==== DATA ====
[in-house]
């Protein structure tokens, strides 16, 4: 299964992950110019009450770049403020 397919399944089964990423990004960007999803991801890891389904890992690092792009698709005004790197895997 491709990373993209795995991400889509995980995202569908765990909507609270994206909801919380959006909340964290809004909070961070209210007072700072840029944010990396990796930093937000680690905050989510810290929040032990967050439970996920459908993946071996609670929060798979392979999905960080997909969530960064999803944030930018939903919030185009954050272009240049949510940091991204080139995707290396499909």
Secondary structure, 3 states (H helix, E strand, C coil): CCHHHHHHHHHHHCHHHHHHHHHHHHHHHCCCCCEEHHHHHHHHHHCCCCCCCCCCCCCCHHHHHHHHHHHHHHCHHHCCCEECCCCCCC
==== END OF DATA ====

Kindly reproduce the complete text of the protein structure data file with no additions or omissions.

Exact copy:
[in-house]
């Protein structure tokens, strides 16, 4: 299964992950110019009450770049403020 397919399944089964990423990004960007999803991801890891389904890992690092792009698709005004790197895997 491709990373993209795995991400889509995980995202569908765990909507609270994206909801919380959006909340964290809004909070961070209210007072700072840029944010990396990796930093937000680690905050989510810290929040032990967050439970996920459908993946071996609670929060798979392979999905960080997909969530960064999803944030930018939903919030185009954050272009240049949510940091991204080139995707290396499909």
Secondary structure, 3 states (H helix, E strand, C coil): CCHHHHHHHHHHHCHHHHHHHHHHHHHHHCCCCCEEHHHHHHHHHHCCCCCCCCCCCCCCHHHHHHHHHHHHHHCHHHCCCEECCCCCCC